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Eur J Cancer. 2009 May;45(8):1352-69. doi: 10.1016/j.ejca.2008.12.018. Epub 2009 Jan 17.

Nitric oxide delivery to cancer: why and how?

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  • 1Unit of Pharmacology and Therapeutics, Universit√© catholique de Louvain (UCL), Avenue E. Mounier 52, B-1200 Brussels, Belgium.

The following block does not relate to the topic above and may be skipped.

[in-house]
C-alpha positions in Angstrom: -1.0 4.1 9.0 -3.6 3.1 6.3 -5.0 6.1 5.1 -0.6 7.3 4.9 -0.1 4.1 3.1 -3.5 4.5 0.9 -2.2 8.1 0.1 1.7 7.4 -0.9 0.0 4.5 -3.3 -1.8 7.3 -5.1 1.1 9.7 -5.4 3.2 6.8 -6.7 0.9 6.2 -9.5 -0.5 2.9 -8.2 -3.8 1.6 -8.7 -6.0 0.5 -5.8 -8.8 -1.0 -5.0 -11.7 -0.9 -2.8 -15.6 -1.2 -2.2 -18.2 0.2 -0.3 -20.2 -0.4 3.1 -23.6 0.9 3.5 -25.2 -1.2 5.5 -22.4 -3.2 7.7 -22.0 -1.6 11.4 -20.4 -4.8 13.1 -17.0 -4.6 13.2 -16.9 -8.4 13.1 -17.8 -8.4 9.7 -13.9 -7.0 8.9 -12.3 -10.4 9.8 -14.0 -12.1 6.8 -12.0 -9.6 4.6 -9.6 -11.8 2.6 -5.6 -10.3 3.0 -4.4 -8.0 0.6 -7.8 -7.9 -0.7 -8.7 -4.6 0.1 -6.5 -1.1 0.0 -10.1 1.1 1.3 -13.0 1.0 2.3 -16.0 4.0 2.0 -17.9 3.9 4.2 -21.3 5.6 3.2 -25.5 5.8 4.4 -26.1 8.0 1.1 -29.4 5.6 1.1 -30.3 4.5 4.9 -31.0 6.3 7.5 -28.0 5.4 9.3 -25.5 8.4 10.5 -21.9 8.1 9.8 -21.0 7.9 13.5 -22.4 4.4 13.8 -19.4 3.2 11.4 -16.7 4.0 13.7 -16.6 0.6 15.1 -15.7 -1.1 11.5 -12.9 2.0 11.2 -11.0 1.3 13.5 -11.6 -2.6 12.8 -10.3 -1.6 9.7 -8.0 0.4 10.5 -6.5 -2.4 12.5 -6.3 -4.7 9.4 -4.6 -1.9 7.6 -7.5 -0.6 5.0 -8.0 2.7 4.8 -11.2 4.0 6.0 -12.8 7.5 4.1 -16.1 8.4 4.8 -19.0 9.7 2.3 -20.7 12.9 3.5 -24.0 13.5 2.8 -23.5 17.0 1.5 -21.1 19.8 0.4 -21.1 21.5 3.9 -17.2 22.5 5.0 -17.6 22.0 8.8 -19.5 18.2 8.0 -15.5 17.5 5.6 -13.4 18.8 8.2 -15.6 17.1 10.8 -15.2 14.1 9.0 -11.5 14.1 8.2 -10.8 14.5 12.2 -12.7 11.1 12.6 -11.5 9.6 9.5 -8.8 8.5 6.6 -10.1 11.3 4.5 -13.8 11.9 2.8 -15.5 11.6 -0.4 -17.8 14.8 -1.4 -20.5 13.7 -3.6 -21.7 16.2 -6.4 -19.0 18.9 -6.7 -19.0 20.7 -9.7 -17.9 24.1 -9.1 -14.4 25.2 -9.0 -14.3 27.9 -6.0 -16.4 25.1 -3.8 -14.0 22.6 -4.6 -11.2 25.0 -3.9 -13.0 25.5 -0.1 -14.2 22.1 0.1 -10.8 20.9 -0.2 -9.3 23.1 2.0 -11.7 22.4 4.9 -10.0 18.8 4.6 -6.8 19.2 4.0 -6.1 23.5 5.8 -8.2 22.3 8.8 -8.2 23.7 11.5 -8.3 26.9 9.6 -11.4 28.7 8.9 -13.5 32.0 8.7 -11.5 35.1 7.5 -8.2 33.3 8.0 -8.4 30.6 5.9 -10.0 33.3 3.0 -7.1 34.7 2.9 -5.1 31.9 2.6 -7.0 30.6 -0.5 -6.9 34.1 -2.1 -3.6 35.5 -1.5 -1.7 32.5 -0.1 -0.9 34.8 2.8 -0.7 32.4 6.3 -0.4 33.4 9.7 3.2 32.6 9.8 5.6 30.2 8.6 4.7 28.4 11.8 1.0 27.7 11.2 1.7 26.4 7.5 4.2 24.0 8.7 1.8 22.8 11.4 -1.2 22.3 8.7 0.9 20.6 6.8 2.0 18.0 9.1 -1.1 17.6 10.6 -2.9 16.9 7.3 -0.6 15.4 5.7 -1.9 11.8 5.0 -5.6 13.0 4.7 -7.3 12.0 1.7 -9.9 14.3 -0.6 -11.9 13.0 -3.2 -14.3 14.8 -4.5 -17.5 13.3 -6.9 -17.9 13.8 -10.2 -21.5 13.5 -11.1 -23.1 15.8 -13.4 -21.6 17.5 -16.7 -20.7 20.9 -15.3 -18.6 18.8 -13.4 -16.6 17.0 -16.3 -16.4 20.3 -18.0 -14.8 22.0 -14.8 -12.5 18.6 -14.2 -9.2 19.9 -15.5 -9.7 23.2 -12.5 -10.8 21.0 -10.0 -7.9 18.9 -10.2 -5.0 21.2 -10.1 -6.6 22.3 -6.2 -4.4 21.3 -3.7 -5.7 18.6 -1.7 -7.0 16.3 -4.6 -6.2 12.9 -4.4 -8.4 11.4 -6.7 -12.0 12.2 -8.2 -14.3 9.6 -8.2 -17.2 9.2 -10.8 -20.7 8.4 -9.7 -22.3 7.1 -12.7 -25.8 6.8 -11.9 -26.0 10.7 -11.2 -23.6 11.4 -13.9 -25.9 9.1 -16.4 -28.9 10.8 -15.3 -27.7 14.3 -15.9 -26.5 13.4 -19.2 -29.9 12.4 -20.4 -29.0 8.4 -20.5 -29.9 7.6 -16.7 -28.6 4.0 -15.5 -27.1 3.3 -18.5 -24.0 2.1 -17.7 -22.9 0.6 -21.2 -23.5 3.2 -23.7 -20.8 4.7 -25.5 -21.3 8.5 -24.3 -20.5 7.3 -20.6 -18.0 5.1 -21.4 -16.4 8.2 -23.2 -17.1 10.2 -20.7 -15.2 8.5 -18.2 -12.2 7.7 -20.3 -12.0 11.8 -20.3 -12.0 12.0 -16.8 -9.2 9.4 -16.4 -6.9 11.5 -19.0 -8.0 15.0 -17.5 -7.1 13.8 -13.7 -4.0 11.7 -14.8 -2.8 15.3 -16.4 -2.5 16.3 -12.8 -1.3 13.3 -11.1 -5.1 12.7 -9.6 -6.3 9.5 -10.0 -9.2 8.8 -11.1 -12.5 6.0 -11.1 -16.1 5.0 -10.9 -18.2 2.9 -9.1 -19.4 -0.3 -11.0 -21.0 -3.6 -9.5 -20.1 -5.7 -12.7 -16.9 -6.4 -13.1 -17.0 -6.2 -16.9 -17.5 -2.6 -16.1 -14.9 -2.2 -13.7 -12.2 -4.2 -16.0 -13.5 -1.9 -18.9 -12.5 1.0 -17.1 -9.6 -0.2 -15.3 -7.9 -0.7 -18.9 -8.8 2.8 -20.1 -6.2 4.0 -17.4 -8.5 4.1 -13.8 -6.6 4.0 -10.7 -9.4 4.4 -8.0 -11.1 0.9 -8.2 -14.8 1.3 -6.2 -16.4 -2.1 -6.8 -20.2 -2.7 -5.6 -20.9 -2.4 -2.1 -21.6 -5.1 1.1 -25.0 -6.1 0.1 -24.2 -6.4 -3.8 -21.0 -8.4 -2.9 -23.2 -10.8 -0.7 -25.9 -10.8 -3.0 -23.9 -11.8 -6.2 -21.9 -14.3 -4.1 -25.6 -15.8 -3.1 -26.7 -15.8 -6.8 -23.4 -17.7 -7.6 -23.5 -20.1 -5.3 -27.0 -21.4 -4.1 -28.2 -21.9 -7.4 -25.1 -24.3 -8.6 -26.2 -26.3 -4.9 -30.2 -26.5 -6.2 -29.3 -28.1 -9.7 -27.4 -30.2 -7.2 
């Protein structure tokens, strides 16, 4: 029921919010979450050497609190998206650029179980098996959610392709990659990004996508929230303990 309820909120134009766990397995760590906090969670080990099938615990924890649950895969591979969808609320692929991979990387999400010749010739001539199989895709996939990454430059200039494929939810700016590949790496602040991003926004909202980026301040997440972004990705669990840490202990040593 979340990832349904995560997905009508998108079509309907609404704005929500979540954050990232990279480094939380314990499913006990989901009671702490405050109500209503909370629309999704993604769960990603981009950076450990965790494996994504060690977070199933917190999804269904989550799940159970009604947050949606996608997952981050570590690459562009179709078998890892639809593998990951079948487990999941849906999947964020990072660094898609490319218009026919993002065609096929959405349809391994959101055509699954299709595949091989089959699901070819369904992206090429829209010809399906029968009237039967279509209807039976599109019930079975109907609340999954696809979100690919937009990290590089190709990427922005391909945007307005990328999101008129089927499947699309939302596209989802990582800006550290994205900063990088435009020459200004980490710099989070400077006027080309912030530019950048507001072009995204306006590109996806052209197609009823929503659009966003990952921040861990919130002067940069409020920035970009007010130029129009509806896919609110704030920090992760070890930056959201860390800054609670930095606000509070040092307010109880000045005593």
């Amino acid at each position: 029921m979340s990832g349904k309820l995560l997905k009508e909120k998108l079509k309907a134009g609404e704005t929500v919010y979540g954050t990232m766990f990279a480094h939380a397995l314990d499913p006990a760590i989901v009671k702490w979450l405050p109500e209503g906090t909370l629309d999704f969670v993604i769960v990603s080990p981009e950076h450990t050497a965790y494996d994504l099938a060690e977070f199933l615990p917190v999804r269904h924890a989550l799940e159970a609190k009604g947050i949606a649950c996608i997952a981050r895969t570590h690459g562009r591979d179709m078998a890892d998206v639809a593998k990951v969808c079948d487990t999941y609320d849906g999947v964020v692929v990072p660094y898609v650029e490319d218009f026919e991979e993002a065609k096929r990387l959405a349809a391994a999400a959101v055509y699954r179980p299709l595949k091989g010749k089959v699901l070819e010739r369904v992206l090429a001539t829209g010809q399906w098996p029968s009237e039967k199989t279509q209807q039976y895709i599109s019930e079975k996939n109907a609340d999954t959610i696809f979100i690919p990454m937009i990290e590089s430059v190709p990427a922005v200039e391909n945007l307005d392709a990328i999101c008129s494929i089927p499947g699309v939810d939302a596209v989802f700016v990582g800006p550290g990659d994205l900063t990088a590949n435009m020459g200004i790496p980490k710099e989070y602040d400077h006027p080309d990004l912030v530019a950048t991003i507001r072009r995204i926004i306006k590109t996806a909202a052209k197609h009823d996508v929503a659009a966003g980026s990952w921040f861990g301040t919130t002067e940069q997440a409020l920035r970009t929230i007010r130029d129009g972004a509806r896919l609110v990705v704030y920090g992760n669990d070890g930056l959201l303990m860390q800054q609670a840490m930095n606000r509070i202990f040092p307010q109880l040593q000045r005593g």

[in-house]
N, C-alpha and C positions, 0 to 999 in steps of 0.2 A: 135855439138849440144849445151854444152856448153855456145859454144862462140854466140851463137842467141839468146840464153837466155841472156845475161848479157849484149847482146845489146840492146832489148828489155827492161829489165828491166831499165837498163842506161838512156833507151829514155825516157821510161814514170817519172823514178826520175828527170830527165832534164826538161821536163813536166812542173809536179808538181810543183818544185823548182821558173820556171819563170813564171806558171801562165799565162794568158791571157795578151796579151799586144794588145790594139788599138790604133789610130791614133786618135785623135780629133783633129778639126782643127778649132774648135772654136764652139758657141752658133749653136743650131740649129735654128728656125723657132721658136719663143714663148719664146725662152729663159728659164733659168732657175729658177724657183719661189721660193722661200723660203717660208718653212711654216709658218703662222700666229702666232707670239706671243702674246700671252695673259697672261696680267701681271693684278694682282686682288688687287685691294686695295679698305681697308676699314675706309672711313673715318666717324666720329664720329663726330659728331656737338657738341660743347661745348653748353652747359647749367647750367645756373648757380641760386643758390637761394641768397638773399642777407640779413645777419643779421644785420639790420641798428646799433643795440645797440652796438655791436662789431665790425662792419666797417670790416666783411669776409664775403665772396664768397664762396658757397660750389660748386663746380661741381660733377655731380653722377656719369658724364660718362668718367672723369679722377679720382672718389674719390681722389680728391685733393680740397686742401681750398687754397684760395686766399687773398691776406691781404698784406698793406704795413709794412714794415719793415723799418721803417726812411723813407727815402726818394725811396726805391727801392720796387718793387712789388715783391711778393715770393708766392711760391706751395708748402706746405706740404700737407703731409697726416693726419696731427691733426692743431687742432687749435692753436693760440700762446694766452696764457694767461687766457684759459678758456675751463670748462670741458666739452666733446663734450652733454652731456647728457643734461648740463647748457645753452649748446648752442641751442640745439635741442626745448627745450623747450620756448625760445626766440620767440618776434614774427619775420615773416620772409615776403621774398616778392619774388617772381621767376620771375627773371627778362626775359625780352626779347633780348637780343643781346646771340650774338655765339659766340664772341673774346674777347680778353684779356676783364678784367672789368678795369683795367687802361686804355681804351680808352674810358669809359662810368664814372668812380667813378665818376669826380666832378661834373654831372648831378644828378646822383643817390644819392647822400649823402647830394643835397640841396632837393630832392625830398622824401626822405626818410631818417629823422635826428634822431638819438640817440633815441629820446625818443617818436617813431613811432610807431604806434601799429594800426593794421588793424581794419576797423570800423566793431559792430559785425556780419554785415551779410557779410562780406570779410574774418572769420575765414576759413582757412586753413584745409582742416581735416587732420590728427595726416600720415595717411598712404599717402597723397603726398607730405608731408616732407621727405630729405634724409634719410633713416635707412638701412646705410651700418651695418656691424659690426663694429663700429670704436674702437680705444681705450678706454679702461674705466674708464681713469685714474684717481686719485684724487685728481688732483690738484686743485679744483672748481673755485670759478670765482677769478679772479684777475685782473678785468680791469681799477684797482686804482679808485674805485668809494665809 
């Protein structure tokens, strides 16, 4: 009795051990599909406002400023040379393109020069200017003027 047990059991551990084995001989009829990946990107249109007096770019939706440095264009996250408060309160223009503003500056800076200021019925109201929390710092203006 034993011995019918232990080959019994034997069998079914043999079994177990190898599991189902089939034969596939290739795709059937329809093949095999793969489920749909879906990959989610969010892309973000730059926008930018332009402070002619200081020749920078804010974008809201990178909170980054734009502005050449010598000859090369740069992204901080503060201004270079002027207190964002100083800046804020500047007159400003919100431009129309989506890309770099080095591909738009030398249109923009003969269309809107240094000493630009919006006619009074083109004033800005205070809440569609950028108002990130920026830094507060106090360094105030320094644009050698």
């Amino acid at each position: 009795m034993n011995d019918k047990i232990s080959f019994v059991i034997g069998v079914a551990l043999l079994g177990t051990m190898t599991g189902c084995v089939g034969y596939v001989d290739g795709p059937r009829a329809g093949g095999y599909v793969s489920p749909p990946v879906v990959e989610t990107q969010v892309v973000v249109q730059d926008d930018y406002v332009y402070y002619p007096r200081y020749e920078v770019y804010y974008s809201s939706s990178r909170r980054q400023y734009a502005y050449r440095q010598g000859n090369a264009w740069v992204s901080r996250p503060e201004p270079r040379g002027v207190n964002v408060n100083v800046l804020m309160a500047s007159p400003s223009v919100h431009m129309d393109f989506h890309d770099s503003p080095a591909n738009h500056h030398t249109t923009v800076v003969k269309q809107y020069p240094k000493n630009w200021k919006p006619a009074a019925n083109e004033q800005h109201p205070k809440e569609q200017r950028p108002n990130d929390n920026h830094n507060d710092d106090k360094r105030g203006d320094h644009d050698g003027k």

Hypoxia and blood flow heterogeneities are characteristics of solid tumours and are major obstacles for therapy. Exploiting the biology of nitric oxide (NO), a small radical with multiple functions, is particularly attractive to circumvent these sources of resistance and to sensitise tumour to cytotoxic treatments such as radiotherapy and chemotherapy. Indeed, while NO mediates angiogenic effects, NO may also promote tumour perfusion, drug delivery and oxygenation. Different strategies to deliver NO to tumours and pertaining to the FECS-EJC award laureate's work are reviewed, with a focus on their therapeutic potential. The development of techniques to monitor how and to which extent NO delivery influences the phenotype of a given tumour in a given patient is also discussed.

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